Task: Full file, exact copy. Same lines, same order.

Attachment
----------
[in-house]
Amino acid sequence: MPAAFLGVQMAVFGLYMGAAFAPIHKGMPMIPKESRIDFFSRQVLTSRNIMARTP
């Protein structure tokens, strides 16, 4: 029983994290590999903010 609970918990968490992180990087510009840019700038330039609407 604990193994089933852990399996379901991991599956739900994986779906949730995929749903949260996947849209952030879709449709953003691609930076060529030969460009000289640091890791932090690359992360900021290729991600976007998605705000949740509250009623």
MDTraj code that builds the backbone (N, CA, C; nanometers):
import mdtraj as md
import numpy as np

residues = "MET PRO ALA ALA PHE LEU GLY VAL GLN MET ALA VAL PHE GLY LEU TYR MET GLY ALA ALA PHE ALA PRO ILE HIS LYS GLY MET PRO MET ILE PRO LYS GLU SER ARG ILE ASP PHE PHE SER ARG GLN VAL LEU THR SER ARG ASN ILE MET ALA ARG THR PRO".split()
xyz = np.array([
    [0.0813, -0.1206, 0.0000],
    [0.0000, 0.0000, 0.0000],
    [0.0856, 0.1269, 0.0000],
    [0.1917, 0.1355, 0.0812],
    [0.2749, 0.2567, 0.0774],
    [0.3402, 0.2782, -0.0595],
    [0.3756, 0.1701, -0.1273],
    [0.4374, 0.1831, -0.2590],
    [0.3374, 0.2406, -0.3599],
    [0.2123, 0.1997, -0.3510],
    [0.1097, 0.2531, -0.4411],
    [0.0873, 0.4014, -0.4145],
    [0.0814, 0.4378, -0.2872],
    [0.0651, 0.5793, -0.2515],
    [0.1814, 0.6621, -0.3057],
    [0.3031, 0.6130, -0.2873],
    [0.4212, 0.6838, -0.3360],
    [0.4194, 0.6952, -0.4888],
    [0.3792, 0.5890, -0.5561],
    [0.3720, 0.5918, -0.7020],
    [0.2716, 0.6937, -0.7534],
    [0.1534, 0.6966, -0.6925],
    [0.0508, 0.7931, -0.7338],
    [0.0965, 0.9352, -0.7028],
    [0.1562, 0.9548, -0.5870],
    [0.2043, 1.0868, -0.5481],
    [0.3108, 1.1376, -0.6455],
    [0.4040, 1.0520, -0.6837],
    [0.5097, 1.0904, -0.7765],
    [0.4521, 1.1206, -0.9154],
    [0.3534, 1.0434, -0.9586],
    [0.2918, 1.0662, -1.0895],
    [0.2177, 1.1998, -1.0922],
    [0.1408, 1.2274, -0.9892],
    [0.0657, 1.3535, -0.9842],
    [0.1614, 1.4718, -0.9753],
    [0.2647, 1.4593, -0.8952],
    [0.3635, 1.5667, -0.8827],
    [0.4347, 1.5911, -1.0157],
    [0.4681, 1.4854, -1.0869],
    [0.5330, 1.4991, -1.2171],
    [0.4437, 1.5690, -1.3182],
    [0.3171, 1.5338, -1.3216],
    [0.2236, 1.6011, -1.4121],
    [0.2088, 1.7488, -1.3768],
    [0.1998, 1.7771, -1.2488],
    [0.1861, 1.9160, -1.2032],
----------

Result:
[in-house]
Amino acid sequence: MPAAFLGVQMAVFGLYMGAAFAPIHKGMPMIPKESRIDFFSRQVLTSRNIMARTP
């Protein structure tokens, strides 16, 4: 029983994290590999903010 609970918990968490992180990087510009840019700038330039609407 604990193994089933852990399996379901991991599956739900994986779906949730995929749903949260996947849209952030879709449709953003691609930076060529030969460009000289640091890791932090690359992360900021290729991600976007998605705000949740509250009623």
MDTraj code that builds the backbone (N, CA, C; nanometers):
import mdtraj as md
import numpy as np

residues = "MET PRO ALA ALA PHE LEU GLY VAL GLN MET ALA VAL PHE GLY LEU TYR MET GLY ALA ALA PHE ALA PRO ILE HIS LYS GLY MET PRO MET ILE PRO LYS GLU SER ARG ILE ASP PHE PHE SER ARG GLN VAL LEU THR SER ARG ASN ILE MET ALA ARG THR PRO".split()
xyz = np.array([
    [0.0813, -0.1206, 0.0000],
    [0.0000, 0.0000, 0.0000],
    [0.0856, 0.1269, 0.0000],
    [0.1917, 0.1355, 0.0812],
    [0.2749, 0.2567, 0.0774],
    [0.3402, 0.2782, -0.0595],
    [0.3756, 0.1701, -0.1273],
    [0.4374, 0.1831, -0.2590],
    [0.3374, 0.2406, -0.3599],
    [0.2123, 0.1997, -0.3510],
    [0.1097, 0.2531, -0.4411],
    [0.0873, 0.4014, -0.4145],
    [0.0814, 0.4378, -0.2872],
    [0.0651, 0.5793, -0.2515],
    [0.1814, 0.6621, -0.3057],
    [0.3031, 0.6130, -0.2873],
    [0.4212, 0.6838, -0.3360],
    [0.4194, 0.6952, -0.4888],
    [0.3792, 0.5890, -0.5561],
    [0.3720, 0.5918, -0.7020],
    [0.2716, 0.6937, -0.7534],
    [0.1534, 0.6966, -0.6925],
    [0.0508, 0.7931, -0.7338],
    [0.0965, 0.9352, -0.7028],
    [0.1562, 0.9548, -0.5870],
    [0.2043, 1.0868, -0.5481],
    [0.3108, 1.1376, -0.6455],
    [0.4040, 1.0520, -0.6837],
    [0.5097, 1.0904, -0.7765],
    [0.4521, 1.1206, -0.9154],
    [0.3534, 1.0434, -0.9586],
    [0.2918, 1.0662, -1.0895],
    [0.2177, 1.1998, -1.0922],
    [0.1408, 1.2274, -0.9892],
    [0.0657, 1.3535, -0.9842],
    [0.1614, 1.4718, -0.9753],
    [0.2647, 1.4593, -0.8952],
    [0.3635, 1.5667, -0.8827],
    [0.4347, 1.5911, -1.0157],
    [0.4681, 1.4854, -1.0869],
    [0.5330, 1.4991, -1.2171],
    [0.4437, 1.5690, -1.3182],
    [0.3171, 1.5338, -1.3216],
    [0.2236, 1.6011, -1.4121],
    [0.2088, 1.7488, -1.3768],
    [0.1998, 1.7771, -1.2488],
    [0.1861, 1.9160, -1.2032],